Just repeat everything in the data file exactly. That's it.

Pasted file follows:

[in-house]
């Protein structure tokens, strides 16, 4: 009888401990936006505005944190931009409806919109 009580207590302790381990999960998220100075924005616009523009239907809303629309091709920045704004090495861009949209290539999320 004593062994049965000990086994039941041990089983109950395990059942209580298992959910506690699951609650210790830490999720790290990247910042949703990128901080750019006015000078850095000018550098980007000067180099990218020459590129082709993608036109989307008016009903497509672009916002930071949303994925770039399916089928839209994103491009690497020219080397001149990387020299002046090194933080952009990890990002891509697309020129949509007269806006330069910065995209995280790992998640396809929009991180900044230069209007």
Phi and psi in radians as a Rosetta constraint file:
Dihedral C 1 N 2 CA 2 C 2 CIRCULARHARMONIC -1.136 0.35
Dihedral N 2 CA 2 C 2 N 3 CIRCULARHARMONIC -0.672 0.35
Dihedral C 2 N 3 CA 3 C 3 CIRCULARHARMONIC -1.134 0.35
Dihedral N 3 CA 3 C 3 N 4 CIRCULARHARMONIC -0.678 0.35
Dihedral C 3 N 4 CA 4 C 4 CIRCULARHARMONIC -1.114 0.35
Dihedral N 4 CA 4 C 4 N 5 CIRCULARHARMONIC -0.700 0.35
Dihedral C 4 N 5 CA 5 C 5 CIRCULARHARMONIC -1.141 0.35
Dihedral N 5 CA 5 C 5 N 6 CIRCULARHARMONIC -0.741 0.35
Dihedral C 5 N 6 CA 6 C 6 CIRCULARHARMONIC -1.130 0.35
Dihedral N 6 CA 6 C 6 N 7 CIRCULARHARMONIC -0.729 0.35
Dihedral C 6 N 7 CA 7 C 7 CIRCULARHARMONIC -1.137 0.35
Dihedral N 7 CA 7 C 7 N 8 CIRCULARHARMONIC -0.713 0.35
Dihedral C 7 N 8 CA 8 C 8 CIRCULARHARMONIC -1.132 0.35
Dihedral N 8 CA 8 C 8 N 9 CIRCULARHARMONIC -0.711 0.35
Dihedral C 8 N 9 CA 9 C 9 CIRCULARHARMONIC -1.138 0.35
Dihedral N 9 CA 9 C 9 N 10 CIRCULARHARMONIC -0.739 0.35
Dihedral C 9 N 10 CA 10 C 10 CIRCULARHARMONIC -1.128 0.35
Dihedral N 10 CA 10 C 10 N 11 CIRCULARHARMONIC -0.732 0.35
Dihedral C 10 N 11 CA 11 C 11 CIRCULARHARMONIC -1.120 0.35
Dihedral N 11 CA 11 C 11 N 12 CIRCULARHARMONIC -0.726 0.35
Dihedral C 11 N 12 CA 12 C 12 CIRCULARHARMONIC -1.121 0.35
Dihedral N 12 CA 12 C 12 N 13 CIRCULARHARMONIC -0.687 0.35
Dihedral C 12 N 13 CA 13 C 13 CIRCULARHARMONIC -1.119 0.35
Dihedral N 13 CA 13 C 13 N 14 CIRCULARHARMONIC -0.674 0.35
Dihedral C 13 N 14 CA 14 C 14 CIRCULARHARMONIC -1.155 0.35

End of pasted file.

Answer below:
[in-house]
């Protein structure tokens, strides 16, 4: 009888401990936006505005944190931009409806919109 009580207590302790381990999960998220100075924005616009523009239907809303629309091709920045704004090495861009949209290539999320 004593062994049965000990086994039941041990089983109950395990059942209580298992959910506690699951609650210790830490999720790290990247910042949703990128901080750019006015000078850095000018550098980007000067180099990218020459590129082709993608036109989307008016009903497509672009916002930071949303994925770039399916089928839209994103491009690497020219080397001149990387020299002046090194933080952009990890990002891509697309020129949509007269806006330069910065995209995280790992998640396809929009991180900044230069209007």
Phi and psi in radians as a Rosetta constraint file:
Dihedral C 1 N 2 CA 2 C 2 CIRCULARHARMONIC -1.136 0.35
Dihedral N 2 CA 2 C 2 N 3 CIRCULARHARMONIC -0.672 0.35
Dihedral C 2 N 3 CA 3 C 3 CIRCULARHARMONIC -1.134 0.35
Dihedral N 3 CA 3 C 3 N 4 CIRCULARHARMONIC -0.678 0.35
Dihedral C 3 N 4 CA 4 C 4 CIRCULARHARMONIC -1.114 0.35
Dihedral N 4 CA 4 C 4 N 5 CIRCULARHARMONIC -0.700 0.35
Dihedral C 4 N 5 CA 5 C 5 CIRCULARHARMONIC -1.141 0.35
Dihedral N 5 CA 5 C 5 N 6 CIRCULARHARMONIC -0.741 0.35
Dihedral C 5 N 6 CA 6 C 6 CIRCULARHARMONIC -1.130 0.35
Dihedral N 6 CA 6 C 6 N 7 CIRCULARHARMONIC -0.729 0.35
Dihedral C 6 N 7 CA 7 C 7 CIRCULARHARMONIC -1.137 0.35
Dihedral N 7 CA 7 C 7 N 8 CIRCULARHARMONIC -0.713 0.35
Dihedral C 7 N 8 CA 8 C 8 CIRCULARHARMONIC -1.132 0.35
Dihedral N 8 CA 8 C 8 N 9 CIRCULARHARMONIC -0.711 0.35
Dihedral C 8 N 9 CA 9 C 9 CIRCULARHARMONIC -1.138 0.35
Dihedral N 9 CA 9 C 9 N 10 CIRCULARHARMONIC -0.739 0.35
Dihedral C 9 N 10 CA 10 C 10 CIRCULARHARMONIC -1.128 0.35
Dihedral N 10 CA 10 C 10 N 11 CIRCULARHARMONIC -0.732 0.35
Dihedral C 10 N 11 CA 11 C 11 CIRCULARHARMONIC -1.120 0.35
Dihedral N 11 CA 11 C 11 N 12 CIRCULARHARMONIC -0.726 0.35
Dihedral C 11 N 12 CA 12 C 12 CIRCULARHARMONIC -1.121 0.35
Dihedral N 12 CA 12 C 12 N 13 CIRCULARHARMONIC -0.687 0.35
Dihedral C 12 N 13 CA 13 C 13 CIRCULARHARMONIC -1.119 0.35
Dihedral N 13 CA 13 C 13 N 14 CIRCULARHARMONIC -0.674 0.35
Dihedral C 13 N 14 CA 14 C 14 CIRCULARHARMONIC -1.155 0.35